November 23rd, 2008

Einstein And Eddington

Einstein was a world bestriding genius with a puckish streak of mischief,  Eddington was the straightest man in England : together- though physically separated by the first world war- they established the Theory of General Relativity.

It was a clunky play-  a succession of stand-up confrontations and meaningful exchanges- and remarkably un-lifelike.  Was Sir Oliver Lodge really such a flouncing diva? I doubt it. Still it taught me a bit of history I hadn't known- and I had the pleasure of watching my two favourite actors in action.

David Tennant holding himself in, restraining his inner demons as Eddington, Andy Serkis letting his rip as Einstein. What an adorable imp Einstein was- and how remarkably fearless!   Now I want to see Serkis play Picasso. He has the eyes for it.

Clergy Conference

This picture comes with a poem attached



I was at a retreat for members of the Deanery clergy, sometime in the early '80s. One afternoon I went for a walk on the hills above the retreat house (which was later sold to the footballer Phil Neville) and took my camera with me. It was lovely weather when I started out- as you can see-  and then a storm blew up and I got very wet. It's no joke being caught out on the hills in bad weather. Especially if you're lost- as I was. You could get yourself killed.

Anyway the heart of the experience is in the poem,

                                    CLERGY CONFERENCE

 

                                    A soft-voiced bishop was speaking to us

                                    In the music room.  It was stuffed with vicars

                                    Mostly in mufti.  A marble Venus

                                    Standing in roses up to her hips

                                    Gazed in at us and a little stream,

                                    Tipped from the hill, went clattering past

                                    Down a stepped cascade.

 

                                                                            When the session ended

                                    I found a path.  There were purple shadows

                                    On ochre fields.  There were bones of sheep

                                    In the tough old grass and a barn or two

                                    With their roofs knocked off.  When the storm grew over

                                    I hadn't even a coat to keep off

                                    The beating it gave me.  I came back down

                                    With shoes full of water.

 

                                                                             I'd missed the session

                                    On urban mission.  A god as loving

                                    And hard to pin down as the city council

                                    Had not been much to my taste in the hills.

 

                                    It's not that the rainstorm broke my faith;

                                    That took much  longer.  It's only that after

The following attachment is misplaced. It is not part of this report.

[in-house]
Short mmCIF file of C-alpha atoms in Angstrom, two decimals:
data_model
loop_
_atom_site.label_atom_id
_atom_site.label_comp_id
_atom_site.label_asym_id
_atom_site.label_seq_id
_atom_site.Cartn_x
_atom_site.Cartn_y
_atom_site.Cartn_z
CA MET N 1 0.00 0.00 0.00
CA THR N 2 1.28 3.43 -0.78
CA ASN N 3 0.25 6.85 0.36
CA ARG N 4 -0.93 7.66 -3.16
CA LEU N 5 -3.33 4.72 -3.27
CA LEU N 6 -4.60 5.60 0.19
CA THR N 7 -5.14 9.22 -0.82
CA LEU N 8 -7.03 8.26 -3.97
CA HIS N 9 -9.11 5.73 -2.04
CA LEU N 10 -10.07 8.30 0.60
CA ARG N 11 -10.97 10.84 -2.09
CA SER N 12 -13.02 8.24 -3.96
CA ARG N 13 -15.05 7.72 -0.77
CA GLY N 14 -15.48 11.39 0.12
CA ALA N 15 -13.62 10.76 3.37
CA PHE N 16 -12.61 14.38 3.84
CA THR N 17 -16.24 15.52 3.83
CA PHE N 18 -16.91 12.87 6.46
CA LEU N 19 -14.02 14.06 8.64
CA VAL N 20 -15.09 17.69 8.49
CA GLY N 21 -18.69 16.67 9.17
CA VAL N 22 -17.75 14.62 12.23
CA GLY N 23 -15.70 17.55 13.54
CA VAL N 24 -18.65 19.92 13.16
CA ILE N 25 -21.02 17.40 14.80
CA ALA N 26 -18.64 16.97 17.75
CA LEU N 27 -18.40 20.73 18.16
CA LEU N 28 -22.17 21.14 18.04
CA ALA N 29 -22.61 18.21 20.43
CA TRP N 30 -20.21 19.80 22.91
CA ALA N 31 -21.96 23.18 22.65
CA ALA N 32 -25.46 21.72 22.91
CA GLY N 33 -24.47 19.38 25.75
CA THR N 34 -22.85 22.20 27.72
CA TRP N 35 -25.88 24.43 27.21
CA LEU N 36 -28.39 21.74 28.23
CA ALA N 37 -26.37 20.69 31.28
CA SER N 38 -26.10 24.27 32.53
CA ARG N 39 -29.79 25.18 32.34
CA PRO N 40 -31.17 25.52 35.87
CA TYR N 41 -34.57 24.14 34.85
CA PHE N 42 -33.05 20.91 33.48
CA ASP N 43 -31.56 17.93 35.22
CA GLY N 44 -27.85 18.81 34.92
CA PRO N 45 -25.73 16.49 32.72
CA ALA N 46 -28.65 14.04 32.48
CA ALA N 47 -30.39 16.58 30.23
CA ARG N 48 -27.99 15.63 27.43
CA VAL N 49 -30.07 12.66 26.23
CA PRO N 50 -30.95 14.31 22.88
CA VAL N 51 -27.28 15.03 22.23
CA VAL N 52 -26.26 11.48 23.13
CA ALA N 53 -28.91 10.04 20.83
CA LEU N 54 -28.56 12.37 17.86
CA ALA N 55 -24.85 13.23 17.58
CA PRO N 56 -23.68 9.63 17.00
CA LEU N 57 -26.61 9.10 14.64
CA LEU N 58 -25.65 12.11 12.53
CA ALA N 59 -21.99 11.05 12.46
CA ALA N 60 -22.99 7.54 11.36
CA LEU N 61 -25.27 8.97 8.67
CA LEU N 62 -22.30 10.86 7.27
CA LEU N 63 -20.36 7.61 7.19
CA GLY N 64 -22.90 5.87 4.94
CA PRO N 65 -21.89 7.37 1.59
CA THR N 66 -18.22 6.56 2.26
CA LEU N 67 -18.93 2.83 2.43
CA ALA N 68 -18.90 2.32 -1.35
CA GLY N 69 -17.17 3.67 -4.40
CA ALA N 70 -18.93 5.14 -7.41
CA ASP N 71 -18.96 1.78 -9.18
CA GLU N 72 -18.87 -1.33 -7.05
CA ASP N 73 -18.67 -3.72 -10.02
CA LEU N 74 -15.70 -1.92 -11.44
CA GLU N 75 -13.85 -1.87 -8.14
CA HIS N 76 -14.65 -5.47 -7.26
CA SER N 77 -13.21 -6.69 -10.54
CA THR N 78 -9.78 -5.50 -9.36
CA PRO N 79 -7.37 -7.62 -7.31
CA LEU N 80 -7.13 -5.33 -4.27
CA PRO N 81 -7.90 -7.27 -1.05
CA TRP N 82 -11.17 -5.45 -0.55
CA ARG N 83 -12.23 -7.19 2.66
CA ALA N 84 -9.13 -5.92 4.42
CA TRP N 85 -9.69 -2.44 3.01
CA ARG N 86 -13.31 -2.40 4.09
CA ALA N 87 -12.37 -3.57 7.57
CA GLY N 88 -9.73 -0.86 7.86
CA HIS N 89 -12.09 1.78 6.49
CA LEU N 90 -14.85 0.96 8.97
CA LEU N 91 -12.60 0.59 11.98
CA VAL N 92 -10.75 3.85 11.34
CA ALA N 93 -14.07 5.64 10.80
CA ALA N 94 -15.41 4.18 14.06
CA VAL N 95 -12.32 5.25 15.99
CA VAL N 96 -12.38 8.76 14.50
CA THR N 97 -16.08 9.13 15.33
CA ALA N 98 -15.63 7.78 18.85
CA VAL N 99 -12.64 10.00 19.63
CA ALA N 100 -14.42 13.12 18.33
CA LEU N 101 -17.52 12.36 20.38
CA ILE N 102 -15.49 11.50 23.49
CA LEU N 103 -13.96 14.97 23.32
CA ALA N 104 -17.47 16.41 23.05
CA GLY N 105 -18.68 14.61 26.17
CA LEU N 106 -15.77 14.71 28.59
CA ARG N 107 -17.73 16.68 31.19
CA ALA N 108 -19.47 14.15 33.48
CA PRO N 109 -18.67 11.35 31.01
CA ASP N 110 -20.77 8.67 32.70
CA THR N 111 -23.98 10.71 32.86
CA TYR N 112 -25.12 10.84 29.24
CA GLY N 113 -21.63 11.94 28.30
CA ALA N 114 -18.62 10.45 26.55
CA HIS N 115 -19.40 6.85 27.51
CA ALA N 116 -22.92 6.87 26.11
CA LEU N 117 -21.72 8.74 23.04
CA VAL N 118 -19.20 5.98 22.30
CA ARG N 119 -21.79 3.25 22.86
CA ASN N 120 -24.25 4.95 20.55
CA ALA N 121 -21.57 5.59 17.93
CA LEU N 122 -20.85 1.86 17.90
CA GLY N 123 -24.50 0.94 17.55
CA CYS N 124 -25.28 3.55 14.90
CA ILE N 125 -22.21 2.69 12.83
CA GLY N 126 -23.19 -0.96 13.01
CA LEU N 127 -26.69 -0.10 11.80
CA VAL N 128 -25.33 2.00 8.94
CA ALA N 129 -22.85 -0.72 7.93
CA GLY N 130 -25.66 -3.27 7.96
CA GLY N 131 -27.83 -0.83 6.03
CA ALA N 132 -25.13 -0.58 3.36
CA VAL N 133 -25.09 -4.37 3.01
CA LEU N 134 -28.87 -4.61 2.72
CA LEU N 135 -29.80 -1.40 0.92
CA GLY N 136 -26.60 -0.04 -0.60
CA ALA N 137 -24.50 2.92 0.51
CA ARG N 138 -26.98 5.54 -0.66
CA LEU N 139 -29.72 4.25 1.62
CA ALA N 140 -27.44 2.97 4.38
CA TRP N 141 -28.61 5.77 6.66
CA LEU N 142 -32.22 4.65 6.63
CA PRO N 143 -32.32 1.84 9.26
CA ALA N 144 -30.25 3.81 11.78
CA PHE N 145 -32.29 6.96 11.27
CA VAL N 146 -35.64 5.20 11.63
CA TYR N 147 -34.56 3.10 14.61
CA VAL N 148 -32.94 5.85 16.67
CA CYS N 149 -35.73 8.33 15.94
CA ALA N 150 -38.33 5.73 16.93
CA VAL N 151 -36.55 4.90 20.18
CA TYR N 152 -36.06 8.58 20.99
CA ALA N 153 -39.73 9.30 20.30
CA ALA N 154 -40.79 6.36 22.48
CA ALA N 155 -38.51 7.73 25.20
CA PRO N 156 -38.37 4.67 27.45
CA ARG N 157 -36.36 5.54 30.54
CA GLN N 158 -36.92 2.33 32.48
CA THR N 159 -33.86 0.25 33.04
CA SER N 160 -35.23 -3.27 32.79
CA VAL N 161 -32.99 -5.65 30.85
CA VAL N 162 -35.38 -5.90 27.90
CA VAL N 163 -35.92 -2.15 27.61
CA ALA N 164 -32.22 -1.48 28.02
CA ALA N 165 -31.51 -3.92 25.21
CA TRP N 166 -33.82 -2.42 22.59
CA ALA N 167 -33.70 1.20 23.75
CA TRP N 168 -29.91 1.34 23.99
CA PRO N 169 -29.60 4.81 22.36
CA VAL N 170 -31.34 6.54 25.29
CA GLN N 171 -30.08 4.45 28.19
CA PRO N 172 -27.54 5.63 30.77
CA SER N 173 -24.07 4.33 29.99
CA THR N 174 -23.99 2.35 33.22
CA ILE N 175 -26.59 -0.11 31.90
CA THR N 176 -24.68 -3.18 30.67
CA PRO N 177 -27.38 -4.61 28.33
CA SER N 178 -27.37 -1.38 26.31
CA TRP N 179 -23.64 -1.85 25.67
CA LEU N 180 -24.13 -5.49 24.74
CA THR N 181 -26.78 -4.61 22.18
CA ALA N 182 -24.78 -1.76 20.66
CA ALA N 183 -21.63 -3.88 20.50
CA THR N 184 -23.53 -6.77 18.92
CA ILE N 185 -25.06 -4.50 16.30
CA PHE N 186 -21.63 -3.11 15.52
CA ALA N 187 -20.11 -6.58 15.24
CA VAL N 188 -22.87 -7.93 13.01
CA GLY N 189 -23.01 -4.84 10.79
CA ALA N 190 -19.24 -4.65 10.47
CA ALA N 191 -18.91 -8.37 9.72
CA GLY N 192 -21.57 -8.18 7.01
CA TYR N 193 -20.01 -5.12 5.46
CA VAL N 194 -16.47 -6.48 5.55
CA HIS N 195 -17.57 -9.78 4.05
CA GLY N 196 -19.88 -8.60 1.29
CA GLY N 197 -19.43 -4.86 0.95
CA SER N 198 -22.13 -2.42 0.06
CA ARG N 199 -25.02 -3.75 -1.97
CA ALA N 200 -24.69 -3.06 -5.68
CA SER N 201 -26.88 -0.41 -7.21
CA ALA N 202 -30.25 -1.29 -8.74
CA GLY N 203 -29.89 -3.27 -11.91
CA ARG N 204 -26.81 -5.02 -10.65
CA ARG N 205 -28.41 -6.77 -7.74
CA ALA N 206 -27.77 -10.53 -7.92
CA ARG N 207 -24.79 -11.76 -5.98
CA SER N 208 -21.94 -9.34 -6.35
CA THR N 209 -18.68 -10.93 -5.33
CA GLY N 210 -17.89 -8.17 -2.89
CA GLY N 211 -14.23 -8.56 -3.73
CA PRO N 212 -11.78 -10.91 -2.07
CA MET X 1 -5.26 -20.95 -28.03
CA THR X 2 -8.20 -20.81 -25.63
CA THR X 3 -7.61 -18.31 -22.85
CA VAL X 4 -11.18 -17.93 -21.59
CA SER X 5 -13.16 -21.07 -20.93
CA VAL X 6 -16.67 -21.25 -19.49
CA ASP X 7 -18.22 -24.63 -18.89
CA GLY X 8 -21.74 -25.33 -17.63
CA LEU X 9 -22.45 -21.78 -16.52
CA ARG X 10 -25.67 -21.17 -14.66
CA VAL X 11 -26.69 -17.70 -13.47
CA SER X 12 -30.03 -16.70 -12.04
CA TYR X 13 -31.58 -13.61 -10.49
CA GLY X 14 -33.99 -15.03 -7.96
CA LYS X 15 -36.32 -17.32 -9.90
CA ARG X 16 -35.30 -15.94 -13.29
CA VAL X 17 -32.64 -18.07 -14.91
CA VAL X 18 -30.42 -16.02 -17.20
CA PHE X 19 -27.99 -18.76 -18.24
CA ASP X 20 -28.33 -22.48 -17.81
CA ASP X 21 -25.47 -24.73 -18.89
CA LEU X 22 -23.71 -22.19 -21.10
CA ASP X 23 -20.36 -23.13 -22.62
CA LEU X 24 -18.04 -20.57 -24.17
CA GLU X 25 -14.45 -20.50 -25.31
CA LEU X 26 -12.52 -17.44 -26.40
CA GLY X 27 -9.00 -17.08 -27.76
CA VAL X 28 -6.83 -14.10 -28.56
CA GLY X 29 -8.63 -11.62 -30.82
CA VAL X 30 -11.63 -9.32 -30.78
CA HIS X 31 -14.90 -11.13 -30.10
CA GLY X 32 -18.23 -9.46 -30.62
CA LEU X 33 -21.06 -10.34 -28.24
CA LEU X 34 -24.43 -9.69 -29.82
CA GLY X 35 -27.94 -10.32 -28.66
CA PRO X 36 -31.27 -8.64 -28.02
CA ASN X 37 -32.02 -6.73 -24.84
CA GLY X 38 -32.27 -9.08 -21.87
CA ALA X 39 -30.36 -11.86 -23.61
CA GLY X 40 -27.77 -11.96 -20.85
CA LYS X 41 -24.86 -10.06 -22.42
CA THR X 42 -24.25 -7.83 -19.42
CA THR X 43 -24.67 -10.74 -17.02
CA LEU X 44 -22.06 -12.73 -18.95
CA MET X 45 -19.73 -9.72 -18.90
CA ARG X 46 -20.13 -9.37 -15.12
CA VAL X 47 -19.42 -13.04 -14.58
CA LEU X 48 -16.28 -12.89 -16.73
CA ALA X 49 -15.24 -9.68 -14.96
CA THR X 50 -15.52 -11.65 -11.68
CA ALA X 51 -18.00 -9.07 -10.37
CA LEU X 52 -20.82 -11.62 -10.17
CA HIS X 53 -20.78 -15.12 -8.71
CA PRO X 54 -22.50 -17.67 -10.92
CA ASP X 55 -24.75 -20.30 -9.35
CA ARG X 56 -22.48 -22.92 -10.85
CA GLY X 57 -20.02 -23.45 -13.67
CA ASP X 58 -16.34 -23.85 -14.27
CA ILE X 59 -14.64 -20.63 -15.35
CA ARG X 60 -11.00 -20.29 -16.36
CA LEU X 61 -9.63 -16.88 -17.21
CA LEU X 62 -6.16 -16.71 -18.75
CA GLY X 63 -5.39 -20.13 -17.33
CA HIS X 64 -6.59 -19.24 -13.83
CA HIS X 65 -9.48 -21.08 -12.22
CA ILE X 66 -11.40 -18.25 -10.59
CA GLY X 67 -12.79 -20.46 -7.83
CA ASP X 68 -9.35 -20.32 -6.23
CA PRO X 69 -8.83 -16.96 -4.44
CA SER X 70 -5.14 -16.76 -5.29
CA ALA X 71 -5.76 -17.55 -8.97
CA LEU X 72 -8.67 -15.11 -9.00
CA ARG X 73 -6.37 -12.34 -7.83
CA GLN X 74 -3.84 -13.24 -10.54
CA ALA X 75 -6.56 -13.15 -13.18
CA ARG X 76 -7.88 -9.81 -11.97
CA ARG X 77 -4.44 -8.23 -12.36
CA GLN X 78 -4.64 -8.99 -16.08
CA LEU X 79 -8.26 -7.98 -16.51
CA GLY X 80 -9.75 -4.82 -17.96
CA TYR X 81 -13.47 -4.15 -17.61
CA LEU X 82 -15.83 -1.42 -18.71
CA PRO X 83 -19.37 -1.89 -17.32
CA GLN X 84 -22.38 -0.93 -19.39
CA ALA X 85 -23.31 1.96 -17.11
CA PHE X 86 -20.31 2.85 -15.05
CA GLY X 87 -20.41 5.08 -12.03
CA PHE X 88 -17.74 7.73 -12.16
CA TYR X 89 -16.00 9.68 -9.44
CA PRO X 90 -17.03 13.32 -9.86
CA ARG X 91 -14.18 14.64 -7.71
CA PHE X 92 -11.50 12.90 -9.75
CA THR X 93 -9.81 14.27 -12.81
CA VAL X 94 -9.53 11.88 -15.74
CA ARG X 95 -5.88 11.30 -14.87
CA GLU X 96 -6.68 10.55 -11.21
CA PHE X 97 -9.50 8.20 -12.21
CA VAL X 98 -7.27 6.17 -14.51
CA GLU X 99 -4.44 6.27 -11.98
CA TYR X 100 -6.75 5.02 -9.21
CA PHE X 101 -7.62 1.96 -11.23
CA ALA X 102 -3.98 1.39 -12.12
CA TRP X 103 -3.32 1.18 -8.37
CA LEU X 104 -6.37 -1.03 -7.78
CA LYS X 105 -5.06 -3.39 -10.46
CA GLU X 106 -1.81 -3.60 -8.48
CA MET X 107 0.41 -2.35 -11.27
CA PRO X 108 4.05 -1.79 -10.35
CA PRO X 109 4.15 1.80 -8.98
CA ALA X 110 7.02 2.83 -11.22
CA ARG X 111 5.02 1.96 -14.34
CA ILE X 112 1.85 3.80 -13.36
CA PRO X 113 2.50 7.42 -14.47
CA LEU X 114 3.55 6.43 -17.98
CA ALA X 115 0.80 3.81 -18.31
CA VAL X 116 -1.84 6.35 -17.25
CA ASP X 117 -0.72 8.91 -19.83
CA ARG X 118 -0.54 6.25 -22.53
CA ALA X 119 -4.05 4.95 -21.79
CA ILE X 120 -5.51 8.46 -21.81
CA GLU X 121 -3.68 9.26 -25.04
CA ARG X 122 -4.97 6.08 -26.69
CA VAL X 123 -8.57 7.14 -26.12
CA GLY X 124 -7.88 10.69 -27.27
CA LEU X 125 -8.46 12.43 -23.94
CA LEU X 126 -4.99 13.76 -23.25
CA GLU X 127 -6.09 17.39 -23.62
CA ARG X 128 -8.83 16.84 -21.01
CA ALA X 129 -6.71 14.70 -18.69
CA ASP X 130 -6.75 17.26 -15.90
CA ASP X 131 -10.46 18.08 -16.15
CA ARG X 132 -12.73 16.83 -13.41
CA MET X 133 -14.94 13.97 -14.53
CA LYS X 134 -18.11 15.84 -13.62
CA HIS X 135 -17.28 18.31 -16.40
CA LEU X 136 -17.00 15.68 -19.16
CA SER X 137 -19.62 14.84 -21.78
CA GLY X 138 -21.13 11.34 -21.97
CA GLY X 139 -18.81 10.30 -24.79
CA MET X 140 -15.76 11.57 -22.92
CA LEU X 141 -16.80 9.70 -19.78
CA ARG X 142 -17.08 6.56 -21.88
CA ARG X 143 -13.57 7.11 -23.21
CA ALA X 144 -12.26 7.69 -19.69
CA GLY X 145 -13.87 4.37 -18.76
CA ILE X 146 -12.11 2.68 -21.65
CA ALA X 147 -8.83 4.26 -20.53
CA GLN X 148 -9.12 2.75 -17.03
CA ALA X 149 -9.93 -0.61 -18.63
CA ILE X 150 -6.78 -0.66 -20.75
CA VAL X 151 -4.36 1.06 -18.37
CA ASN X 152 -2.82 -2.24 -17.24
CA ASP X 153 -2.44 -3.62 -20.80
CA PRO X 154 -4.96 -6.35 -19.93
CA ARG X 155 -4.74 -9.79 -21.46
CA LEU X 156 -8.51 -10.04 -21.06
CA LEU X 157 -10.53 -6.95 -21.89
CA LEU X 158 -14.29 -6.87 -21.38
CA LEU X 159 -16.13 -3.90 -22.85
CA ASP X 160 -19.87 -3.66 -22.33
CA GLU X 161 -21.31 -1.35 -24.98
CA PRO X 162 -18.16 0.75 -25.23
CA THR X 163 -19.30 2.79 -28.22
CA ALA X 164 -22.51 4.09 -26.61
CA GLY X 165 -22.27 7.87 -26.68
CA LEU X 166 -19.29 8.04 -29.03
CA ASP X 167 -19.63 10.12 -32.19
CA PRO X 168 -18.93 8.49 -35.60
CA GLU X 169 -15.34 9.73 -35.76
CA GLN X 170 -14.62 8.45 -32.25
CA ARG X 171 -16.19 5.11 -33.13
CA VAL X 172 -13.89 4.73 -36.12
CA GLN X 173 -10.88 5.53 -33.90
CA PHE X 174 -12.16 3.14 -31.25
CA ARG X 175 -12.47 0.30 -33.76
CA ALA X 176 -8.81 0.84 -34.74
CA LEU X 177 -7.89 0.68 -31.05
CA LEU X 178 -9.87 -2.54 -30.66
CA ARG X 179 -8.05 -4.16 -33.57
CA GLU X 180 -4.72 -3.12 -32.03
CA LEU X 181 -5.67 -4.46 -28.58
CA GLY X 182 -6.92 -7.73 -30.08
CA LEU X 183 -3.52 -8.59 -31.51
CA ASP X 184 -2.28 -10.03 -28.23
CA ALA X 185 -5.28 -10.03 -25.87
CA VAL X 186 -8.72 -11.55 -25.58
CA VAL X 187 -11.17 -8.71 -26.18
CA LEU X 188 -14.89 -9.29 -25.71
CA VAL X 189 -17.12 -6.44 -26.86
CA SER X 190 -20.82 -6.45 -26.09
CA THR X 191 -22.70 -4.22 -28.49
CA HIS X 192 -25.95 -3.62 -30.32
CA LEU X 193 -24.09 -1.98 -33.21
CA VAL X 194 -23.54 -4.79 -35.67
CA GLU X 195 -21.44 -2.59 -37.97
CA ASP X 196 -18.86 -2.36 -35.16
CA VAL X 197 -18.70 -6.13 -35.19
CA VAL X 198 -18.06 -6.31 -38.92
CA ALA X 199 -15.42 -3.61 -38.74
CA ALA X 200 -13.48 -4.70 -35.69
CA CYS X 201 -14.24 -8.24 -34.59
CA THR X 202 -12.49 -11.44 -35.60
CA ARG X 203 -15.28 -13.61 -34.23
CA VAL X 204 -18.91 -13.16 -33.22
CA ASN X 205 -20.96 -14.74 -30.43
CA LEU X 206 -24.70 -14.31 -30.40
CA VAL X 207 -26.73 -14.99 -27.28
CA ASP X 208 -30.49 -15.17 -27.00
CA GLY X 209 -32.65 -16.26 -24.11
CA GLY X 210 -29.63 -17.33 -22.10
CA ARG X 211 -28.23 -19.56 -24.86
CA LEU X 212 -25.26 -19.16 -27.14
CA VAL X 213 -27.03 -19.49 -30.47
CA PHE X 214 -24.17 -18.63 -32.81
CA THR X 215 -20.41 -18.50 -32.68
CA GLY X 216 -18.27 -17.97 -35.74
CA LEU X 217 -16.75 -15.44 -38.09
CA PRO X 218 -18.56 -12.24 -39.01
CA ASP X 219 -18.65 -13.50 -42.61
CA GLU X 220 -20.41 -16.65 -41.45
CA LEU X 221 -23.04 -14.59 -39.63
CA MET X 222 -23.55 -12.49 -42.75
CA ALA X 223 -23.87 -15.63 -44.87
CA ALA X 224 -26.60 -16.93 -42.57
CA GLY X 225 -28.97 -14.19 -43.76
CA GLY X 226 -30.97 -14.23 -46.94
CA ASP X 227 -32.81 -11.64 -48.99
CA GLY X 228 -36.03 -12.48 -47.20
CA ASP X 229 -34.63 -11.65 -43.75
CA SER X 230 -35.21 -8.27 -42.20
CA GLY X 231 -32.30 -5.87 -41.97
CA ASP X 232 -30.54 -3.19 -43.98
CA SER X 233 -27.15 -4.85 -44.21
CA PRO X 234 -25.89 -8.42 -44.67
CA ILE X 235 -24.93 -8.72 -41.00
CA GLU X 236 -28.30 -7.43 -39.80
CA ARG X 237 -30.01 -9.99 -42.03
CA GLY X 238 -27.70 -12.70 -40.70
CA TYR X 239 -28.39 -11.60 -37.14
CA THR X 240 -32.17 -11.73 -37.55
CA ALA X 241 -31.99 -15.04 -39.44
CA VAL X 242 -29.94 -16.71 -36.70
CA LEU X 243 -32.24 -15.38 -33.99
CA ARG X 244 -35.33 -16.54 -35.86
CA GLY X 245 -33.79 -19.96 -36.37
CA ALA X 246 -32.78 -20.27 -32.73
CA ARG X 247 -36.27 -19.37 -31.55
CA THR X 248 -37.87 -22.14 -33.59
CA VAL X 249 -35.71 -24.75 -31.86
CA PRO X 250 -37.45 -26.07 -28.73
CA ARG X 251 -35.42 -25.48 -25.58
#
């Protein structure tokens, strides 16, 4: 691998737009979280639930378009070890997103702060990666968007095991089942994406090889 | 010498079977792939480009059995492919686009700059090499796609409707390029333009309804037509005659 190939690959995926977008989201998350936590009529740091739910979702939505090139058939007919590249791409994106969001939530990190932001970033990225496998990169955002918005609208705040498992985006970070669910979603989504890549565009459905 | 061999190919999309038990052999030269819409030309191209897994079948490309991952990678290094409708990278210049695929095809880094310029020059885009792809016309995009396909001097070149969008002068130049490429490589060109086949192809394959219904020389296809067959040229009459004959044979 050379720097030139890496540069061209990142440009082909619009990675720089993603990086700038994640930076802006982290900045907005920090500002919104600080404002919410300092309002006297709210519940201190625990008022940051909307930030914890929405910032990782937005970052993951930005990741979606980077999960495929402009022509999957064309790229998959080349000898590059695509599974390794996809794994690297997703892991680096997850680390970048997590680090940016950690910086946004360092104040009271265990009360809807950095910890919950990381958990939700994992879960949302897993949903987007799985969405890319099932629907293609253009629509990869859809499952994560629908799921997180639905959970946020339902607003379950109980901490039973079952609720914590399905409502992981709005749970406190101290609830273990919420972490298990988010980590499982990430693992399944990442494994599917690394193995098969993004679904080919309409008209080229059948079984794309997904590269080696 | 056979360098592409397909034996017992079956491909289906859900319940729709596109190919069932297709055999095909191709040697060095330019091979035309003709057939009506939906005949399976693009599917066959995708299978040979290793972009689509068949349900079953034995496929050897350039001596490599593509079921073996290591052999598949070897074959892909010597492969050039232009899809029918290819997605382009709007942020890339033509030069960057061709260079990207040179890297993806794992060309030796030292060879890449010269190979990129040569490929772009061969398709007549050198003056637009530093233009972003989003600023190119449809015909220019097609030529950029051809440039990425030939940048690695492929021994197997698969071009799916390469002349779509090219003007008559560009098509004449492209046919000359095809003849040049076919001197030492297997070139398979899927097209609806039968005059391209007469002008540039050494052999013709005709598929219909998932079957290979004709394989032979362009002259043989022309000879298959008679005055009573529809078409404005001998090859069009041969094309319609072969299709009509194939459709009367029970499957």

The conference I could remember nothing

                                    The bishop had said.  I had only the droning

                                    Mellifluous tone of his voice to counter

                                    The shout of the cascade under the window,

                                    The roar of the rain and, after it stopped,

                                    The slap-happy sound of a hillside, drinking.

Not An Elegy

This poem is related to the last one I posted. It was written a few years later- and belongs to my "angry" phase. The anger is something I now longer feel entirely comfortable with. These days- insofar as I care one way or the other- I'm sorry rather than pleased that the Church had to sell its pretty, Jacobean retreat house to a footballer.

NOT AN ELEGY

 

Seen from the air, in this online photo

The hills look like nothing, like ripples in sand,

But me, I’ve climbed ‘em. I’ve weaved and I’ve wended

From valley to valley. I know they can kill you.

I once had them try.  The day is yellow

With inky blue cloud shadows speeding off east.

 

I point at a gap in the boskage, “And that,

Is Crawshawbooth.” It’s a smear of brightness.

 

“Phil Neville’s place ?”

 

                                      “Well no, the retreat house-

My faith took sick  there.”

 

                                      “It’s  been sold on.

He’s cut the big trees down to let in light.

The whole of Man United came

To his housewarming party. The limos and sports cars

Were bumper to bumper.”

 

                                      (I’m stood with the others

Under the grimy old plaster-work ceiling

With pendulous knobs, and the Bishop of Manchester,

Dead now, says,  “The body of Christ”

And places  the host on my tongue and I’m praying

“Dear God, just for once let this not make me think

Of fellatio.”)

                  

                             Well, the things I grew up with

Are passing away. This is just one instance.

 

Out go the parsons and in comes the shining

Great swarm of the footballing Joes with their gals

And celebrity pals.  It makes me so glad.